New Hampshire's Supreme Court today preserved the state's tax credit program that allows businesses to fund scholarships to private (and religious) schools.
The court ruled unanimously to overturn a previous lower court decision striking the program down, declaring the funding program unconstitutional for helping send students to religious schools. The state's Supreme Court did not actually rule on whether this program was constitutional. Rather, the court ruled that opponents of the program did not have legal standing to challenge the case in court. From the Associated Press:
In January 2013, nine New Hampshire parents, taxpayers and a business challenged the program. Their case was waged by the New Hampshire Civil Liberties Union, Americans United for Separation of Church and State and a dozen other opponents of the tax credit program. In June 2013, a Strafford County Superior Court judge deemed unconstitutional the portion of the law that makes religious school students eligible for the scholarships.
The justices Thursday vacated the lower court ruling, saying the challengers had suffered no injury and therefore had no right to sue. They declared unconstitutional a 2012 amendment to state law that permits taxpayers to sue even if they can't show their rights were violated.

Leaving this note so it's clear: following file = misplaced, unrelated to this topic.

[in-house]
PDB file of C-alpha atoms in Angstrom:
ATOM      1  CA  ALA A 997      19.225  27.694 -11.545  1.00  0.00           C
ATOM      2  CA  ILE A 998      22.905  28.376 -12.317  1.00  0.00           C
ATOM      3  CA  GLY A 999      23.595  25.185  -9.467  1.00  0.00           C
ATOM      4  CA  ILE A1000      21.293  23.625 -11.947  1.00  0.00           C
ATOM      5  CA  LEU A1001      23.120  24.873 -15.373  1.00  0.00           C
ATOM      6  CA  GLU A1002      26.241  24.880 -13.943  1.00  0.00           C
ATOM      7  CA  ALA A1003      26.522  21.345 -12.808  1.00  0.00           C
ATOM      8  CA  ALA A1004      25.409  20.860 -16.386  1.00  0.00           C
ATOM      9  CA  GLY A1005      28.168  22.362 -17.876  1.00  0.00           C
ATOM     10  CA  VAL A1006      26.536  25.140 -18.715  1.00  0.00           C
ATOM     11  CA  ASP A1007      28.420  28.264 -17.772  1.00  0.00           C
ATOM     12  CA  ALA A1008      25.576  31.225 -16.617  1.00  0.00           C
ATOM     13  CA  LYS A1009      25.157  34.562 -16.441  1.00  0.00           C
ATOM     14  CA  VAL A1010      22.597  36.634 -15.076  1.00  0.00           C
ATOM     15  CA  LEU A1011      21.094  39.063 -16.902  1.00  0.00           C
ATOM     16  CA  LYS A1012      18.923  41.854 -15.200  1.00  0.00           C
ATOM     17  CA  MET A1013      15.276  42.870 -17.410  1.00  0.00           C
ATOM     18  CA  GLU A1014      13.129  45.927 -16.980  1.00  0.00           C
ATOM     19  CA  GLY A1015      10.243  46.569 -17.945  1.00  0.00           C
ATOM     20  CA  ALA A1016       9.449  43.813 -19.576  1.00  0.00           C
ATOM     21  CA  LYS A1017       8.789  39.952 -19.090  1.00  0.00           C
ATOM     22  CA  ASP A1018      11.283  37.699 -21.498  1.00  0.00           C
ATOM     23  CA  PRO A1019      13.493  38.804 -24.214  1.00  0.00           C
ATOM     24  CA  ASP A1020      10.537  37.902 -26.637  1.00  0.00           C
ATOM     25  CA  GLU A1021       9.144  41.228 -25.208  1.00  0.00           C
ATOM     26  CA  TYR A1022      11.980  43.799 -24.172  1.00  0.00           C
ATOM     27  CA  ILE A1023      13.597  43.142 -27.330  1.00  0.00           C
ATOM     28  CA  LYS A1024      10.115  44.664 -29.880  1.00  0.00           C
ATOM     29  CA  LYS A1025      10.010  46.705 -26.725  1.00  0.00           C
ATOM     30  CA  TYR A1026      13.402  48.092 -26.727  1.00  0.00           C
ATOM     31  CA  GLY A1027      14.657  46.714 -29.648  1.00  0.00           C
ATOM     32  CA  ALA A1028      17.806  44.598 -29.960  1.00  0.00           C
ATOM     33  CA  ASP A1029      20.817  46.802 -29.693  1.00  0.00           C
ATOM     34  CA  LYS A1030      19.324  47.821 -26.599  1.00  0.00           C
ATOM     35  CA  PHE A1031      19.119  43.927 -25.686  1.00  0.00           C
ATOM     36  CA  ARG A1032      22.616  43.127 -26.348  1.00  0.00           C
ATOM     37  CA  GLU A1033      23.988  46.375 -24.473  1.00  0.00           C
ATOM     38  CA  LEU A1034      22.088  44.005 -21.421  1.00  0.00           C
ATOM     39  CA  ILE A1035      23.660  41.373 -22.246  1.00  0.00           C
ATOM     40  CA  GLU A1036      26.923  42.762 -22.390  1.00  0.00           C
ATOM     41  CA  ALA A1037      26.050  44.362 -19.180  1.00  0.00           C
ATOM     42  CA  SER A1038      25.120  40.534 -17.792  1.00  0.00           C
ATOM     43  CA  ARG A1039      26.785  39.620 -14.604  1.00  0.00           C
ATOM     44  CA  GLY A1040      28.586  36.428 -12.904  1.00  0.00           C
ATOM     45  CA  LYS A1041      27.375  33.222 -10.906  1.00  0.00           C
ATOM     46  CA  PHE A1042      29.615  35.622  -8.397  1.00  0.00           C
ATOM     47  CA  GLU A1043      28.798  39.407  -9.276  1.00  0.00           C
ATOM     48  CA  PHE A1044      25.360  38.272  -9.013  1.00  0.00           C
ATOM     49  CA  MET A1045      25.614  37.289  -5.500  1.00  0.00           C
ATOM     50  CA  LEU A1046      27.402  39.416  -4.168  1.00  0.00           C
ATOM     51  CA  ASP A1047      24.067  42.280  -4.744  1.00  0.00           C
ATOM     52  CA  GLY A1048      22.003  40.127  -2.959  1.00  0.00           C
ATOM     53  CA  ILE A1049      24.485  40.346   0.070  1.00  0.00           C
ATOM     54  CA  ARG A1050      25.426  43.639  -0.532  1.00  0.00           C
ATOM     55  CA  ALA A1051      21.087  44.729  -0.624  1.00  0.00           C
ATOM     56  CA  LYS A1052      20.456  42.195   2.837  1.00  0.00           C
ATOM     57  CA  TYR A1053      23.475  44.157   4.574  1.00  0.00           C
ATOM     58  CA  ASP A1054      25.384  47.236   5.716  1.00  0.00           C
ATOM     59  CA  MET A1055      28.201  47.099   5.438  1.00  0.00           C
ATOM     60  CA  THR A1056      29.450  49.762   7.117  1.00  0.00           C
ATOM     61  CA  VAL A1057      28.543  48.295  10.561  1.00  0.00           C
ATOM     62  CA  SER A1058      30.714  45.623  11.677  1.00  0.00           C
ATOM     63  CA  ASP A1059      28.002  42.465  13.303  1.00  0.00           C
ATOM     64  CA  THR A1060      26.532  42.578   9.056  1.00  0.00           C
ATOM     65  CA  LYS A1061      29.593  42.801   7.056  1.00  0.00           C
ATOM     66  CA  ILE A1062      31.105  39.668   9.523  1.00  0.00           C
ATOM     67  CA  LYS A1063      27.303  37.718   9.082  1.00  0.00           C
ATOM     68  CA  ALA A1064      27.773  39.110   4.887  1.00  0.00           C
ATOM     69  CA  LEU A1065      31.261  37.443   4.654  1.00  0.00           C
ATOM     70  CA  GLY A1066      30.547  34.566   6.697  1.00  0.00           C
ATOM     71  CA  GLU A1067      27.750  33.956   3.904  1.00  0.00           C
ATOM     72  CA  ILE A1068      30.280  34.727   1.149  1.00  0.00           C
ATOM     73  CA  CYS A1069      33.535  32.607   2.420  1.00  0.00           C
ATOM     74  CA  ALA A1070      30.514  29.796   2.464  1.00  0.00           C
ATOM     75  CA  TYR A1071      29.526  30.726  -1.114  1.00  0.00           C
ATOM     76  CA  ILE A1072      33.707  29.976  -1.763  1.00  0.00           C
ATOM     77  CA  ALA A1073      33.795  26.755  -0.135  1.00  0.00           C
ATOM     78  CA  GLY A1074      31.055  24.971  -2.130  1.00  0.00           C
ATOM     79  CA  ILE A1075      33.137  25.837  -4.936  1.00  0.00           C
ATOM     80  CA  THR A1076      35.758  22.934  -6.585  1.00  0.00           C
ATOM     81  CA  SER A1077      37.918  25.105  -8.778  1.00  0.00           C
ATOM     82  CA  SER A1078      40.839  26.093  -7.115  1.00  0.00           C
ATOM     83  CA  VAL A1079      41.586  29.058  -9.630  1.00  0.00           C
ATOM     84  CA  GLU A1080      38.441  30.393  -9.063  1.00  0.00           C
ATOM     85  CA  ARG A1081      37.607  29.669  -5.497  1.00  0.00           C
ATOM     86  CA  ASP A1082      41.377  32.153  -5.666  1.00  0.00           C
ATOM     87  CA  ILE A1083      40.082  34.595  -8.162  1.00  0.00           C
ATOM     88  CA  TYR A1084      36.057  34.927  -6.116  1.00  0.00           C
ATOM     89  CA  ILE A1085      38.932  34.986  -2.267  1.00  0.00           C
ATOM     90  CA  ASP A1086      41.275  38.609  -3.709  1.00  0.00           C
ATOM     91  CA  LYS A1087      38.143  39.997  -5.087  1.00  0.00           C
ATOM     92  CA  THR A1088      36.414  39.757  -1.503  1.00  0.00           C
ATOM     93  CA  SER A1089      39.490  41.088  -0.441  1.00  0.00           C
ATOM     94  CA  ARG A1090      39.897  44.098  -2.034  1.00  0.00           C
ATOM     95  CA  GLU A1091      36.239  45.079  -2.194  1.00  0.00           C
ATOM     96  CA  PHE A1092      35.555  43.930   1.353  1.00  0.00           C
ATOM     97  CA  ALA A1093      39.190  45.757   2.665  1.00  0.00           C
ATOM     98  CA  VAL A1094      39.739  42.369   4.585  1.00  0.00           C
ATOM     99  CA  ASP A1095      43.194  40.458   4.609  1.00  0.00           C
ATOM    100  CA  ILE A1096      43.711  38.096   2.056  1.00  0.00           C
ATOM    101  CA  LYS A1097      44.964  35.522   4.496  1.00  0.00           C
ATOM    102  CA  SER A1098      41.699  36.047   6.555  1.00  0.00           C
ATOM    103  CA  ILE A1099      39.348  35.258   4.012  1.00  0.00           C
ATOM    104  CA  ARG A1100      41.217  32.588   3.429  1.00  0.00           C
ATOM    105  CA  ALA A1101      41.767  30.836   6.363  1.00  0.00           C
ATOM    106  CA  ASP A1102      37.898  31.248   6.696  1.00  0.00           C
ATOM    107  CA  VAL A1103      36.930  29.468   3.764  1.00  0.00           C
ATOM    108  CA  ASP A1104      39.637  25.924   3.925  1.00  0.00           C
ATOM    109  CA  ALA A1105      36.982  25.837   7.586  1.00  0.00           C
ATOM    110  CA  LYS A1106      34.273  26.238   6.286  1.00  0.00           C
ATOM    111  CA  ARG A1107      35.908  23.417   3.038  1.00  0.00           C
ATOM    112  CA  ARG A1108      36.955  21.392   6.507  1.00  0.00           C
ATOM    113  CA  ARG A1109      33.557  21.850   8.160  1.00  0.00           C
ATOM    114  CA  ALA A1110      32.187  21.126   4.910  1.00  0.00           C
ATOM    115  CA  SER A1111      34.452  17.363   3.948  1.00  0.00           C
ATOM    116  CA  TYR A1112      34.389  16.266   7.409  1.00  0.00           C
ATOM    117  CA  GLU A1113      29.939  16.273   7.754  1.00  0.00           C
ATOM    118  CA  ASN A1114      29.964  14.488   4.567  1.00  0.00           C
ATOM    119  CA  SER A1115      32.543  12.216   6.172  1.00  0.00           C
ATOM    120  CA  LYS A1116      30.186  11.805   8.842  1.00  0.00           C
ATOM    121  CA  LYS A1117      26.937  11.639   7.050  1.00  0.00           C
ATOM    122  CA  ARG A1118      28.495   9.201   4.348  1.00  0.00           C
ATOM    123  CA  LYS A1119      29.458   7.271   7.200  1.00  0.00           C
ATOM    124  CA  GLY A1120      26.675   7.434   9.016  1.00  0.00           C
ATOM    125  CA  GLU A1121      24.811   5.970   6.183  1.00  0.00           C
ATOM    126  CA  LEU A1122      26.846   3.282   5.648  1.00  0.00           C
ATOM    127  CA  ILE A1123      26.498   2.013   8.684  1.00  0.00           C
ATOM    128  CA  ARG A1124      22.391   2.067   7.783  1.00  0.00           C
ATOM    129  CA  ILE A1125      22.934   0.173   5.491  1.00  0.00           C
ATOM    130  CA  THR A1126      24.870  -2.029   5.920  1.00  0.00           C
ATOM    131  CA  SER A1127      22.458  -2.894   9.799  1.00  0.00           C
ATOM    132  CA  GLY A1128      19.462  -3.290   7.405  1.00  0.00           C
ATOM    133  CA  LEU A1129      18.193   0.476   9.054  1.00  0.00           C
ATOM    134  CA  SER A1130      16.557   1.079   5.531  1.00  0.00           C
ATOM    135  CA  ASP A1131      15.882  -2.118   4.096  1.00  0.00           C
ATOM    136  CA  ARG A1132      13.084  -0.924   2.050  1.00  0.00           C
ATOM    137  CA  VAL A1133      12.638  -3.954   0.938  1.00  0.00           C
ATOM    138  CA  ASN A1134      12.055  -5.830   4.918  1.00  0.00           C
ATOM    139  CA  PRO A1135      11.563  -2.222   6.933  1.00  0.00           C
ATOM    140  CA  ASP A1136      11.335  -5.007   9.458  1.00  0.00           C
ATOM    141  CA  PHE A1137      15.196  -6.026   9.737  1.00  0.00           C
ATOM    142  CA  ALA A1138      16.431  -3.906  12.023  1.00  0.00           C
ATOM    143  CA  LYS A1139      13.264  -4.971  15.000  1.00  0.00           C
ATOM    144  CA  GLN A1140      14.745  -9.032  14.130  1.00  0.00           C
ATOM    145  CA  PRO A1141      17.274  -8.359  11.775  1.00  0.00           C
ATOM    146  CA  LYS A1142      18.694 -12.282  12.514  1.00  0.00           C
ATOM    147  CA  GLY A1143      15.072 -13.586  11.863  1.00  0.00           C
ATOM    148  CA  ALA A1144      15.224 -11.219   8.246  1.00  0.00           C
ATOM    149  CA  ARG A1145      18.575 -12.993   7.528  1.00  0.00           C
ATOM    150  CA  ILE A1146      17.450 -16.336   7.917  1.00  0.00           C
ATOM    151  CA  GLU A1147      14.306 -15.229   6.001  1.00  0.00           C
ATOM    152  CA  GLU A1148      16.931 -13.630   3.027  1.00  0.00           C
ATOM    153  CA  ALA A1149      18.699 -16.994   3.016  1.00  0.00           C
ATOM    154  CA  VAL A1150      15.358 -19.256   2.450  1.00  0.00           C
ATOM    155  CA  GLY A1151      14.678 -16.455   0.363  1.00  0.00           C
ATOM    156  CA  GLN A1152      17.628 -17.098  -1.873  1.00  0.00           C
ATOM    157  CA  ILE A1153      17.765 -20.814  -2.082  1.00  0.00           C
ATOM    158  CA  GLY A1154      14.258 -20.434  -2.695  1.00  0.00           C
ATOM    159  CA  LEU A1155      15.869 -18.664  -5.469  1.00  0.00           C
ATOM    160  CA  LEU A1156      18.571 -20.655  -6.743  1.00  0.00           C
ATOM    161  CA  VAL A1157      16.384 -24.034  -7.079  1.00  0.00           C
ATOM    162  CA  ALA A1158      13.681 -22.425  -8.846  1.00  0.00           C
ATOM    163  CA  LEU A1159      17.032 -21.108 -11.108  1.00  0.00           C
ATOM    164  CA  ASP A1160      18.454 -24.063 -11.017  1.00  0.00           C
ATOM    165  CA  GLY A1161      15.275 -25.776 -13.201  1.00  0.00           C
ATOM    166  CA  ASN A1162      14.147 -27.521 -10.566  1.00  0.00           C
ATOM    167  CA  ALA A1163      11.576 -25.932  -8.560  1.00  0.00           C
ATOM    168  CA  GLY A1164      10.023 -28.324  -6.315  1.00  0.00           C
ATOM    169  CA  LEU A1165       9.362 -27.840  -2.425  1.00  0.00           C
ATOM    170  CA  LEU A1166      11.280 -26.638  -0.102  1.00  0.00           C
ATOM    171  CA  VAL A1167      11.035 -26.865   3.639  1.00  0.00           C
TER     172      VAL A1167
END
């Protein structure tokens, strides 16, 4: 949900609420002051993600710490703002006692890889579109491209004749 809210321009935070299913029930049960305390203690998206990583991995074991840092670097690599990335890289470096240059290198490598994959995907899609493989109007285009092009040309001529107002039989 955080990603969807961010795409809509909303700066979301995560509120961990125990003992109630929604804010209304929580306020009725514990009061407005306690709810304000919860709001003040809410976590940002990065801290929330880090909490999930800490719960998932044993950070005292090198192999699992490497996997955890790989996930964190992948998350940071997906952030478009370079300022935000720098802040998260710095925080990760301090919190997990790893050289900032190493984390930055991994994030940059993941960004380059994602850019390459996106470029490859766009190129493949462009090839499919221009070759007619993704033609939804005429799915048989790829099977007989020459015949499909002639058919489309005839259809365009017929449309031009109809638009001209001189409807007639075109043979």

The outcome is similar to how California's Proposition 8 was finally struck down. There, the Supreme Court did not rule whether gay marriage recognition was a constitutionally protected right. Rather, the Supreme Court ruled that the proponent of a ballot initiative didn't necessarily have federal standing to defend it if the proponent could not prove any injury. So they bounced the case back to California, where judges had already struck the ban down.
Read the court ruling here (pdf). Last year Reason's Ed Krayewski explored the details of New Hampshire's tax credit program, explaining how it helps students in difficult situations and how claims that it "subsidizes" religious schools are exaggerations.